Woody Species Composition in Relation to Spatial and Environmental Gradients in Acacia-Commiphora Vegetation Ecosystem of Ethiopia
International Journal of Natural Resource Ecology and Management
Volume 2, Issue 3, May 2017, Pages: 53-59
Received: Mar. 16, 2017; Accepted: Mar. 28, 2017; Published: Apr. 13, 2017
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Debissa Lemessa, Forest and Range Land Plant Biodiversity Directorate, Ethiopian Biodiversity Institute, Addis Ababa, Ethiopia
Fisseha Asmelash, Forest and Range Land Plant Biodiversity Directorate, Ethiopian Biodiversity Institute, Addis Ababa, Ethiopia
Yayehrad Teka, Forest and Range Land Plant Biodiversity Directorate, Ethiopian Biodiversity Institute, Addis Ababa, Ethiopia
Sisay Alemu, Forest and Range Land Plant Biodiversity Directorate, Ethiopian Biodiversity Institute, Addis Ababa, Ethiopia
Motuma Didita, Forest and Range Land Plant Biodiversity Directorate, Ethiopian Biodiversity Institute, Addis Ababa, Ethiopia
Seid Melesse, Forest and Range Land Plant Biodiversity Directorate, Ethiopian Biodiversity Institute, Addis Ababa, Ethiopia
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Woody species composition at local scale has been studied well in the tropics. However, how the species composition is related to the spatial and environmental gradients was poorly studied. Here, we examined the effects of the topographic aspects and altitude gradient on the species composition across four sites of Acacia-Commiphora woodland and bushland ecosystem. We collected data on the number of species, number of individuals, dbh and total height for those dbh was ≥ 2.5cm from ten quadrates (size: 50  50 m each) along transect of about 2kms laid out in each four sites. Altitude was taken with handheld GPS (Garmin GPSMAP 60CSx) and topographic aspects were recorded for each quadrate. The species composition was dissimilar among the four sites, across altitudinal gradients and topographic aspects. Here, the majority of the rare species are specific to each site, for example, Olea europea is the rare species in site (A) but not recorded in the rest of the three sites. Our overall results underscore the importance of considering the spatial scales and environmental variables in designing conservation methods. Nevertheless, identifying the biotic attributes driving the species composition in the ecosystem envisages further studies.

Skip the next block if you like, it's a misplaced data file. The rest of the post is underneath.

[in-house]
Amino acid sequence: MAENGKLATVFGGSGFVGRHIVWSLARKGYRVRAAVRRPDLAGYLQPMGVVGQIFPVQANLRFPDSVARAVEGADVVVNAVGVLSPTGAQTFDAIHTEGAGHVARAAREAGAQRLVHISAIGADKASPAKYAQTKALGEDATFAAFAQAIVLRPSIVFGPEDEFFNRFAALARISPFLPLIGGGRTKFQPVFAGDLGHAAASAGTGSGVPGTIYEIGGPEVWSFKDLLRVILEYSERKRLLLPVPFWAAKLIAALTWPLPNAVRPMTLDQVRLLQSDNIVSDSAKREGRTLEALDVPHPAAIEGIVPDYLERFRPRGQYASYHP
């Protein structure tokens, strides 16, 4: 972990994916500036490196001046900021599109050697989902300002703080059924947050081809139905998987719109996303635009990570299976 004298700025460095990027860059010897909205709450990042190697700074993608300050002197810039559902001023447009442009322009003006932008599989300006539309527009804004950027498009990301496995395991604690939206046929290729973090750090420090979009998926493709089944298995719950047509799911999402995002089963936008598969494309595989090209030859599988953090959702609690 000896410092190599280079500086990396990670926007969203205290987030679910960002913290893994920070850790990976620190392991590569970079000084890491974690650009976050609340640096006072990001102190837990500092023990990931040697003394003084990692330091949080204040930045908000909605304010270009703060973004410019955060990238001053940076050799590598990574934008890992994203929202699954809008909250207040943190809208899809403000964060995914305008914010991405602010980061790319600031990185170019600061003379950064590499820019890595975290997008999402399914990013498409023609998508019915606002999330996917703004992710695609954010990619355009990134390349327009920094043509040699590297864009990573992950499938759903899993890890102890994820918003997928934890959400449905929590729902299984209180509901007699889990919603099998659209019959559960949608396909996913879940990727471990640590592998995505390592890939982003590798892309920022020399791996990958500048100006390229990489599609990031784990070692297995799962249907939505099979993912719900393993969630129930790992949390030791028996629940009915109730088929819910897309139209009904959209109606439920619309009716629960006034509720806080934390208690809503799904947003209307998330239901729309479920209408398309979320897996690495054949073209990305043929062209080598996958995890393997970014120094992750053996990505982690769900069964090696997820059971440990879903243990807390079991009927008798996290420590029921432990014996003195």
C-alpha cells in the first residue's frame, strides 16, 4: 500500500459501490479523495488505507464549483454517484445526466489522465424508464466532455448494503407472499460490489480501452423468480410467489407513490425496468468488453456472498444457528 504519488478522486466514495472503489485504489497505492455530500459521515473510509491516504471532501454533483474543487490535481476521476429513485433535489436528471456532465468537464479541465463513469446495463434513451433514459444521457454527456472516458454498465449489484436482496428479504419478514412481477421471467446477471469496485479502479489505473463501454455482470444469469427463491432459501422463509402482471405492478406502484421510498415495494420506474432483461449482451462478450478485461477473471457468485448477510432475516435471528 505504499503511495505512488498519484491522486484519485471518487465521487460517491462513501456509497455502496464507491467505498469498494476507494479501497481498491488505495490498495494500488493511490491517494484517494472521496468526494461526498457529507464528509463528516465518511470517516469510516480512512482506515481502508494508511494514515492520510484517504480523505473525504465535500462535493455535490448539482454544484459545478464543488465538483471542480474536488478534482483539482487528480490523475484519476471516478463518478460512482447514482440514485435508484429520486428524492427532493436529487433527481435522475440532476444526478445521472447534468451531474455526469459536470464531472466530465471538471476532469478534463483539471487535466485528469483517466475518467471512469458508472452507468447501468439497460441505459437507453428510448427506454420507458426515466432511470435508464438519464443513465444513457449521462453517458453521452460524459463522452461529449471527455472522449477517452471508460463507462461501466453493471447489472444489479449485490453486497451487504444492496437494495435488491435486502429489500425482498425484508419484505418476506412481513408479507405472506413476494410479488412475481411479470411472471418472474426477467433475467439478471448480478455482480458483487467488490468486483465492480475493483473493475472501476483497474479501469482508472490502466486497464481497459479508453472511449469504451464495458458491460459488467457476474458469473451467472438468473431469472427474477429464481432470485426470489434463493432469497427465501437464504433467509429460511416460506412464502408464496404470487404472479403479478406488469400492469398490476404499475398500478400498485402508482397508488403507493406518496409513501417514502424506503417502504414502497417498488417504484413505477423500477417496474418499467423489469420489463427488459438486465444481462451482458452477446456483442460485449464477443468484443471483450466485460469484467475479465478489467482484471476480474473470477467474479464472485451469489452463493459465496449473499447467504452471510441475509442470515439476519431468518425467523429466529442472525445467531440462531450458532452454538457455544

Altitude, Aspect, Conservation, Ecosystem, Spatial Scales, Species Composition
To cite this article
Debissa Lemessa, Fisseha Asmelash, Yayehrad Teka, Sisay Alemu, Motuma Didita, Seid Melesse, Woody Species Composition in Relation to Spatial and Environmental Gradients in Acacia-Commiphora Vegetation Ecosystem of Ethiopia, International Journal of Natural Resource Ecology and Management. Vol. 2, No. 3, 2017, pp. 53-59. doi: 10.11648/j.ijnrem.20170203.12
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This article is an open access article distributed under the Creative Commons Attribution License (http://creativecommons.org/licenses/by/4.0/) which permits unrestricted use, distribution, and reproduction in any medium, provided the original work is properly cited.
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